# [Tutor] kwds

John Fouhy john at fouhy.net
Wed Apr 11 07:41:37 CEST 2007

```On 11/04/07, Adam Pridgen <atpridgen at mail.utexas.edu> wrote:
> Hello,
>
> I am having a difficult time understanding the whole "def
> function(*args, **kwds):" business, and I have not really found a
> clear or concise explanation via Google.
>
> My question is pretty much this, is **kwds a dictionary and can I use
> it like a dictionary, and what is the deal with the * or **?

Short answer: kwds is a dictionary.

You can use *args and **kwargs to collect "extra" positional and
keyword parameters.  This is easier to demonstrate than explain, so I
will try to illustrate with examples.

Here's a function that takes two arguments:

>>> def f(x, y):
...  print x, y
...

I can call it:

>>> f(1, 3)
1 3

But if I try to call it with more than two arguments, python complains:

>>> f(1, 3, 5)
Traceback (most recent call last):
File "<stdin>", line 1, in ?
TypeError: f() takes exactly 2 arguments (3 given)

Here's another function.  This one takes _at least_ two arguments:

>>> def f(x, y, *extra):
...  print x, y, extra
...

I can call it as before.  Notice that 'extra' is a 0-tuple:

>>> f(1, 2)
1 2 ()

I can also give it some extra positional arguments.  Python will take
the first two positional arguments and assign them the local names 'x'
and 'y', and it will put the remaining positional arguments into a
tuple, and call that 'extra'.

>>> f(1, 2, 3, 4, 5)
1 2 (3, 4, 5)

But f has two named parameters, so I need to give it _at least_ two arguments.

>>> f(1)
Traceback (most recent call last):
File "<stdin>", line 1, in ?
TypeError: f() takes at least 2 arguments (1 given)

Finally, f doesn't handle keyword arguments.

>>> f(1, 2, foo=3)
Traceback (most recent call last):
File "<stdin>", line 1, in ?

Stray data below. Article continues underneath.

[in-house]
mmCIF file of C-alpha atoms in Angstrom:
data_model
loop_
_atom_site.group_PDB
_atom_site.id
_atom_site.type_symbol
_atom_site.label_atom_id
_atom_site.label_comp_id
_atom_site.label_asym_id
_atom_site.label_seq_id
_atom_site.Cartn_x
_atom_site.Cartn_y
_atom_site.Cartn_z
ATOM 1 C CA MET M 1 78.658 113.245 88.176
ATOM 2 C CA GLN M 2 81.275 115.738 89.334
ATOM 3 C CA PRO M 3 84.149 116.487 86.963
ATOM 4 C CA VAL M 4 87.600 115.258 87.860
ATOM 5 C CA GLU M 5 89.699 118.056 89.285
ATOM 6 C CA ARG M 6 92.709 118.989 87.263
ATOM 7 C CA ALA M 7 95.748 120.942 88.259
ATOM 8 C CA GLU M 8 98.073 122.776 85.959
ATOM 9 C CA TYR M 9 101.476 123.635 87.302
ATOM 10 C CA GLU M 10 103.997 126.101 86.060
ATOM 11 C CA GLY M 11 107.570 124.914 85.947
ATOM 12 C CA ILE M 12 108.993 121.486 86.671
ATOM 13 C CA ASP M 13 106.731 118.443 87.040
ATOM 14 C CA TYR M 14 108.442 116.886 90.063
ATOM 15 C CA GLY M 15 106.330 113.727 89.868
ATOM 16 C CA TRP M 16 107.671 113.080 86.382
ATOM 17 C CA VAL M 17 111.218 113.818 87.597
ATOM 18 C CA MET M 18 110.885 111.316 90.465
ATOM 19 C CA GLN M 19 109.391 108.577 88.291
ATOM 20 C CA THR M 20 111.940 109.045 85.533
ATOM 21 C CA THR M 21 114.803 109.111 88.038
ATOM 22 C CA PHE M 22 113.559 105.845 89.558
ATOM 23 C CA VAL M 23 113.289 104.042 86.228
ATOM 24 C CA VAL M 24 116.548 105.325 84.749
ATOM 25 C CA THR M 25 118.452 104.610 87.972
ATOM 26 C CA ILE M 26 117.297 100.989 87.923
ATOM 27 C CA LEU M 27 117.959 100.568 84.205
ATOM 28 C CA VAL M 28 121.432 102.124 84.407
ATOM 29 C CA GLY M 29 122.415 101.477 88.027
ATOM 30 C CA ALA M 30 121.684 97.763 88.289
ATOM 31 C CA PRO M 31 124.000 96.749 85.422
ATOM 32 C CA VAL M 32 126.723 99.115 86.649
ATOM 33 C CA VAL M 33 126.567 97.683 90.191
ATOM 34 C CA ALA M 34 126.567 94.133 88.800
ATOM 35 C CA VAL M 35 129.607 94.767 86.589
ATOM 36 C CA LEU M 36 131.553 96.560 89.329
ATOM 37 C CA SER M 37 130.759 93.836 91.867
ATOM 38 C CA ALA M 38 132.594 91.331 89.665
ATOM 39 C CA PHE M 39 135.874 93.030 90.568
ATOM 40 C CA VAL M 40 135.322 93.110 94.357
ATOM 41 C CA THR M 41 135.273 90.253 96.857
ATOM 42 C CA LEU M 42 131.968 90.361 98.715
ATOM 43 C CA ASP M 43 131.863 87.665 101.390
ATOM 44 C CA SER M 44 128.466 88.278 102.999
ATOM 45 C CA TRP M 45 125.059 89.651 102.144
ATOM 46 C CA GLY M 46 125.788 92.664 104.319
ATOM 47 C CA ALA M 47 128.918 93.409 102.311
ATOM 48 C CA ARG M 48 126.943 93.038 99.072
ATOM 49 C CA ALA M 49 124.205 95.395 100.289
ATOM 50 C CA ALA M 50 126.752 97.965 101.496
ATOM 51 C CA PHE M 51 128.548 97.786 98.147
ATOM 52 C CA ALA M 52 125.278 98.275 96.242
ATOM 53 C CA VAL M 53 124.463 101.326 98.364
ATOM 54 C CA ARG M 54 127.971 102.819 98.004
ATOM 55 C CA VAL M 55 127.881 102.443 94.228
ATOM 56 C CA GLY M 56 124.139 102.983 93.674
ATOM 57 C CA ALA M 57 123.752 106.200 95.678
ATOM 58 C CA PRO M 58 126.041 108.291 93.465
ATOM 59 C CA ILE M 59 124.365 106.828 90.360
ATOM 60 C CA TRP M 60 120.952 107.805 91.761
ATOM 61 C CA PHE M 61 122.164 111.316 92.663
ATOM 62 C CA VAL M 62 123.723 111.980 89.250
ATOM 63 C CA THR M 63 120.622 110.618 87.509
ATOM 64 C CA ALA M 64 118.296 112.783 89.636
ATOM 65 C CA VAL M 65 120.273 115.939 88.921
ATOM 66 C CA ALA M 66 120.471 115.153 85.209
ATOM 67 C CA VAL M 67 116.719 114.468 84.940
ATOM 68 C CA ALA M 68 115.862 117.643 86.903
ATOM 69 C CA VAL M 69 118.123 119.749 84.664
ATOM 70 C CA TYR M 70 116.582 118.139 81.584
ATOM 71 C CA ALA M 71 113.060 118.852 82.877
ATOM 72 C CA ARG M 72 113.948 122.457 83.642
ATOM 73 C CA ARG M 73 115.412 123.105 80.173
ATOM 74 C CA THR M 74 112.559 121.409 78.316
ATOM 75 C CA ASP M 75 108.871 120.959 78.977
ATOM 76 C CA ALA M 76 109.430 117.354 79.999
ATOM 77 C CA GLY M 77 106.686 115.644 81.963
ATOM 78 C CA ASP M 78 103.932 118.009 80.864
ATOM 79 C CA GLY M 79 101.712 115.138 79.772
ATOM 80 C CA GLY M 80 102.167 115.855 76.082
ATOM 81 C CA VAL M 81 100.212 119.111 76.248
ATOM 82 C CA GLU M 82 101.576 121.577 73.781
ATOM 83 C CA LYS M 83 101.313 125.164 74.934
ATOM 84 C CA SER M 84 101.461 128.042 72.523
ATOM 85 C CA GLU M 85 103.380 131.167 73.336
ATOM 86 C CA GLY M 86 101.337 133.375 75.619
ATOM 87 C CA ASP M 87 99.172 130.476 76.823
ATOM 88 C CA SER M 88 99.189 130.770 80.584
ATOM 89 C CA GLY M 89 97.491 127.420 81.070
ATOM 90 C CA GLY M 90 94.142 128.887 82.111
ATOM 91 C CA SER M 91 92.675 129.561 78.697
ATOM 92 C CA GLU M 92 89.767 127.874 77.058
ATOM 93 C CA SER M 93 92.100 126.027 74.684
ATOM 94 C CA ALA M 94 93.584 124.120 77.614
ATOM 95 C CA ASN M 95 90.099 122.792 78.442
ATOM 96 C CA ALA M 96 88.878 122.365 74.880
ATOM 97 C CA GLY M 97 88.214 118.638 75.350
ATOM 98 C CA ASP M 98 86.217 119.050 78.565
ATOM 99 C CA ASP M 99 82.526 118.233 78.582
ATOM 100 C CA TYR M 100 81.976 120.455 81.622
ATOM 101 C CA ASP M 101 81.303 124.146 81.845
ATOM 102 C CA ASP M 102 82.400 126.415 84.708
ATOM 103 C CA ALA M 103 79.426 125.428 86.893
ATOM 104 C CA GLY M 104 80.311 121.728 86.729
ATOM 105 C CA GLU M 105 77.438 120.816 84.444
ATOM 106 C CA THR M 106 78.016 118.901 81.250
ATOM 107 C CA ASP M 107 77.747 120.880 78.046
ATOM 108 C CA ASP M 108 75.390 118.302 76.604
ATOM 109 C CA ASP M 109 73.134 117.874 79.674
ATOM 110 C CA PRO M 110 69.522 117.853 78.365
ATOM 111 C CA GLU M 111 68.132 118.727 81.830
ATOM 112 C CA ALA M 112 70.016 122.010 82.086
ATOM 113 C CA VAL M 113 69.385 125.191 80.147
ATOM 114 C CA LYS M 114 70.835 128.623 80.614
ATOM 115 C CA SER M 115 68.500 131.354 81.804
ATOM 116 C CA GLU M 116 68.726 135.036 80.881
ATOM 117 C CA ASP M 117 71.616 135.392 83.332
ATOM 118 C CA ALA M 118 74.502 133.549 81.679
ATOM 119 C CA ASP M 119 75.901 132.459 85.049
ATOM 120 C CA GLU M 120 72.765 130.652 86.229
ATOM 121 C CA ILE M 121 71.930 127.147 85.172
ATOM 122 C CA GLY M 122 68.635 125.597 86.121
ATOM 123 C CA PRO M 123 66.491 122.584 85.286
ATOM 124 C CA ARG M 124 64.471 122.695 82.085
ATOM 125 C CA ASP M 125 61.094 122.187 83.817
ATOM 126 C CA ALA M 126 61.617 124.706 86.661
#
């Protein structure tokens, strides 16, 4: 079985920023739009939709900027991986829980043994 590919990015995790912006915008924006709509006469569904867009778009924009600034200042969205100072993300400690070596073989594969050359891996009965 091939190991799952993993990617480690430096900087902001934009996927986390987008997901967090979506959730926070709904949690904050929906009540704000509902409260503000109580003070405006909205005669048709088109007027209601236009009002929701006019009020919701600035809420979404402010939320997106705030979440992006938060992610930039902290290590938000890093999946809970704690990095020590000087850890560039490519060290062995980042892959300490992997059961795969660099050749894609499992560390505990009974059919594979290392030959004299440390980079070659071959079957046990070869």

TypeError: f() got an unexpected keyword argument 'foo'

Here's a function that takes two keyword arguments:

>>> def f(x=1, y=2):
...  print x, y
...

I can use it as normal:

>>> f(y=5)
1 5

But if I give it a keyword argument it doesn't expect, python complains:

>>> f(y=5, z=9)
Traceback (most recent call last):
File "<stdin>", line 1, in ?
TypeError: f() got an unexpected keyword argument 'z'

Here's another function.  This function will collect undeclared
keyword arguments into a dictionary.

>>> def f(x=1, y=2, **kwargs):
...  print x, y, kwargs
...

If I don't give any extra keyword arguments, the dictionary is empty.

>>> f()
1 2 {}

If I do, the dictionary will be populated.  I hope you can see the
connection between the keyword arguments and the dictionary structure.

>>> f(z=9, foo='bar')
1 2 {'z': 9, 'foo': 'bar'}

**kwargs will only collect keyword arguments.  So if I provide extra
positional arguments, python will still complain.

>>> f(1, 2, 3)
Traceback (most recent call last):
File "<stdin>", line 1, in ?
TypeError: f() takes at most 2 arguments (3 given)

You can combine explicit positional and keyword arguments and the
*args / **kwargs forms.  I hope it should be obvious how things work;
if it's not, experiment :-)

You can also use the syntax in the opposite direction (as it were).
If 'args' is a list and you use '*args' in a function call, python
will expand args into positional parameters.

eg, here is a function:

>>> def f(x, y, *args):
...  print 'x:%s, y:%s, args:%s' % (x, y, args)
...

I can call it with four positional parameters:

>>> f(1, 2, 3,4)
x:1, y:2, args:(3, 4)

Or I can build a list of four elements, and convert the list into
positional parameters:

>>> lst = [1, 2, 3, 4]
>>> f(*lst)
x:1, y:2, args:(3, 4)

You can do the same thing with keyword arguments and dictionaries:

>>> def f(x=1, y=2, **kw):
...  print 'x:%s, y:%s, kw:%s' % (x, y, kw)
...
>>> args = {'y':9, 'z':13, 'k':42}
>>> f(**args)
x:1, y:9, kw:{'k': 42, 'z': 13}

And, obviously, you can combine both of these.

You might commonly see this when dealing with inheritance -- a
subclass will define some of its own parameters, and use *args/**kw to
collect any other arguments and pass them on to the base class.  eg:

class MySubClass(BaseClass):
def __init__(self, x, y, foo='foo', *args, **kw):
BaseClass.__init__(*args, **kw)
# Do stuff with x, y, foo

> and I have not really found a clear or concise explanation via Google.

I don't think this counts as "concise", but I hope it is clear :-)

--
John.
```